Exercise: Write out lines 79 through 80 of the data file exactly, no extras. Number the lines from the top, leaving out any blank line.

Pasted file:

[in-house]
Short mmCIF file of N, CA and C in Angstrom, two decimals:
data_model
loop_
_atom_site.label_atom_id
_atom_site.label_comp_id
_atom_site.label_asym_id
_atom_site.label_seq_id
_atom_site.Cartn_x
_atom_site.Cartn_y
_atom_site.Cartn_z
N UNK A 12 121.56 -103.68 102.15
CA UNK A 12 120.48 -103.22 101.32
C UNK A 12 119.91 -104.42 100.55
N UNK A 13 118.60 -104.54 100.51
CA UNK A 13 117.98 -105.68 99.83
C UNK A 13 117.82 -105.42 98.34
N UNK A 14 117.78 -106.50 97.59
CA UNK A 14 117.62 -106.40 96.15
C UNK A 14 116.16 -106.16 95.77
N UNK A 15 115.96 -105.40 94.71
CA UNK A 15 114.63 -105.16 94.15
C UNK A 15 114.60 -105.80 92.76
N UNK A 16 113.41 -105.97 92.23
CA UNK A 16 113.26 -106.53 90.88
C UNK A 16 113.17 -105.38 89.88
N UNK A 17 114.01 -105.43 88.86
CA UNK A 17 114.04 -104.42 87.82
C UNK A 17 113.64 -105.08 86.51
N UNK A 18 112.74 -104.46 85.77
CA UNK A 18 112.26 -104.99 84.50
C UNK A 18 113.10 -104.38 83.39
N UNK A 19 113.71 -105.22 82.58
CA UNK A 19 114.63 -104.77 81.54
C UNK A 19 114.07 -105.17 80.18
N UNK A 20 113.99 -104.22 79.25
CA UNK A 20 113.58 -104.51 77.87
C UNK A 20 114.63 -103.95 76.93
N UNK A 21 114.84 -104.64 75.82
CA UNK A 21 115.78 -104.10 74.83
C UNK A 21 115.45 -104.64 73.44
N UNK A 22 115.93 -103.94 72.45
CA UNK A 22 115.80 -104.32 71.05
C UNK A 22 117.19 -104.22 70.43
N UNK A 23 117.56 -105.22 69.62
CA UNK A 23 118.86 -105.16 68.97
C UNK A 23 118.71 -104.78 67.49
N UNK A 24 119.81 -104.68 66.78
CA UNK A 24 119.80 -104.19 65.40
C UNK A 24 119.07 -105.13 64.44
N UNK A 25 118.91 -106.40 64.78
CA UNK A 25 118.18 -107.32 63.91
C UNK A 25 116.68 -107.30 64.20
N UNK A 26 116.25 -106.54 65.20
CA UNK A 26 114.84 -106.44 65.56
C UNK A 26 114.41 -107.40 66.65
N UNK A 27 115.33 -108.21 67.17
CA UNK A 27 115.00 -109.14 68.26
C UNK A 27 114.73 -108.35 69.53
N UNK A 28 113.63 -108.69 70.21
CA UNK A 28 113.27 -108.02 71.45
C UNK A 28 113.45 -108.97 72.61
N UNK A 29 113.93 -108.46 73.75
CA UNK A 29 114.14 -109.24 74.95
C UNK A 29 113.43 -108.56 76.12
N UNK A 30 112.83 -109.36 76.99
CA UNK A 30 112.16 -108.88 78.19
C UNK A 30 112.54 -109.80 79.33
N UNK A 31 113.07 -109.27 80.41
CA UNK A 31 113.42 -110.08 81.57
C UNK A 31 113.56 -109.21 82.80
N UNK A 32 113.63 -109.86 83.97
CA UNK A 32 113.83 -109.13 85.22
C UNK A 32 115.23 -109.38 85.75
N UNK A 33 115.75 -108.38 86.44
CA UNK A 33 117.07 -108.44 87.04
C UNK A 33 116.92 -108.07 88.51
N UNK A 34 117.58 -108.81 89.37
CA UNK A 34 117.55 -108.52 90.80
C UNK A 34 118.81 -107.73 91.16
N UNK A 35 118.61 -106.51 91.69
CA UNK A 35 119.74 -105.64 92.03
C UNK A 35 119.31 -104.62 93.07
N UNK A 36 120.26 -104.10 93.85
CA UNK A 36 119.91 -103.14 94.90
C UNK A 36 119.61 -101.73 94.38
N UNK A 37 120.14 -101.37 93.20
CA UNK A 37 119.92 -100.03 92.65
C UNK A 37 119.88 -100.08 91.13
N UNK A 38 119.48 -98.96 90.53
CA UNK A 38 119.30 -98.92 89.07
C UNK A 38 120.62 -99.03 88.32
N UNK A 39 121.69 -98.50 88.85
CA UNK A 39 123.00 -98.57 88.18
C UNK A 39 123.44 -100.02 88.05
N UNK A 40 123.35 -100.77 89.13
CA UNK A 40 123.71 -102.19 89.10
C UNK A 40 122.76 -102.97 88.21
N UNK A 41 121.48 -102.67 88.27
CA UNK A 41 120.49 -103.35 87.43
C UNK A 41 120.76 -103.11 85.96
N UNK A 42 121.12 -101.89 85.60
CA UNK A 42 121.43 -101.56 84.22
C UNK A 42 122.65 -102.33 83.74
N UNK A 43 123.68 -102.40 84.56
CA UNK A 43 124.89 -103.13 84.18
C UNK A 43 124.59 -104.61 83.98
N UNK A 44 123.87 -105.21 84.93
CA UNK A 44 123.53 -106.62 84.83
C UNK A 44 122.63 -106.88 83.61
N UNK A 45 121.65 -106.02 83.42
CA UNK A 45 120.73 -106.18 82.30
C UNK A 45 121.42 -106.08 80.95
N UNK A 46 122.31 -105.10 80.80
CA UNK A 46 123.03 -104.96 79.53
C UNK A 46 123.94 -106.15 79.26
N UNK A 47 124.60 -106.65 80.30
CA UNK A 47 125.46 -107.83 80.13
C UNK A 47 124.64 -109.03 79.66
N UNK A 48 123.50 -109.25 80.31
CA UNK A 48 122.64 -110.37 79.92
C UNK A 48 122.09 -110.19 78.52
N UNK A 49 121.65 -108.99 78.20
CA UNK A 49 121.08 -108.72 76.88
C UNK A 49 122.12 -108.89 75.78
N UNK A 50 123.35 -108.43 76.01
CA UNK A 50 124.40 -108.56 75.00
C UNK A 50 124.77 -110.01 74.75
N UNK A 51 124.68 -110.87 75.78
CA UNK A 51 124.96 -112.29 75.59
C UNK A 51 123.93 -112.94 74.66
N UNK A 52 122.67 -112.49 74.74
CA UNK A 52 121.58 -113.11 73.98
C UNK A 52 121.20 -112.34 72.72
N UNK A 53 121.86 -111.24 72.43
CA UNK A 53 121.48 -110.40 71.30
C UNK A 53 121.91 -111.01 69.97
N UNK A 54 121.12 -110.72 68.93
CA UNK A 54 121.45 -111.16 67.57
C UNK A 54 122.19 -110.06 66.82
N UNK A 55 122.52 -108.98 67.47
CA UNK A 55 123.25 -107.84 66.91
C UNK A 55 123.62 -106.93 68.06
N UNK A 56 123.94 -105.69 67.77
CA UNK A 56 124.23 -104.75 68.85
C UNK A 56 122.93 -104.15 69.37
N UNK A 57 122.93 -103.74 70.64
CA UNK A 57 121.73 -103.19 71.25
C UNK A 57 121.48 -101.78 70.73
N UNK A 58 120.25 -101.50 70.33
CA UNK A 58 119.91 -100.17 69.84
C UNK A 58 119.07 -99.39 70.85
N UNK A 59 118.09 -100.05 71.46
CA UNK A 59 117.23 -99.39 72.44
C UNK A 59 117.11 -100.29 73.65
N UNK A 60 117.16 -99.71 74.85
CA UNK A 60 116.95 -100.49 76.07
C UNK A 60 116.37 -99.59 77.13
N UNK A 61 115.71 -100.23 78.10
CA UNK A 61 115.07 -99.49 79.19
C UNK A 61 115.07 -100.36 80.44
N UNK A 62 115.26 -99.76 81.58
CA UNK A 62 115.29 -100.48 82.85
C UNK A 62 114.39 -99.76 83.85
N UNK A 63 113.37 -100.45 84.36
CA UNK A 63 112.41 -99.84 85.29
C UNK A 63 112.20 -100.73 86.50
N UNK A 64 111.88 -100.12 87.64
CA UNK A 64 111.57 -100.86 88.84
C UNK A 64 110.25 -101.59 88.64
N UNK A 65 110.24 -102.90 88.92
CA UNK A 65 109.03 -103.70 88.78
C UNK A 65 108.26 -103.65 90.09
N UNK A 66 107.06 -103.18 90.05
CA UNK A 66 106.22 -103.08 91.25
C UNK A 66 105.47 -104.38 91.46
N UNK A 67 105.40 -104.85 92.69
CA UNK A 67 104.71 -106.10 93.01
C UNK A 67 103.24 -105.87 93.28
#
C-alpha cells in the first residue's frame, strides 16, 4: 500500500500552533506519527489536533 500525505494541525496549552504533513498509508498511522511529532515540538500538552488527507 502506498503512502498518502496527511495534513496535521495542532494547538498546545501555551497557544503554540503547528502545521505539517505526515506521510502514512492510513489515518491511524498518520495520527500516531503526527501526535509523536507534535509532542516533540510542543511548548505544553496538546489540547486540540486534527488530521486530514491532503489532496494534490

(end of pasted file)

CA UNK A 34 117.55 -108.52 90.80
C UNK A 34 118.81 -107.73 91.16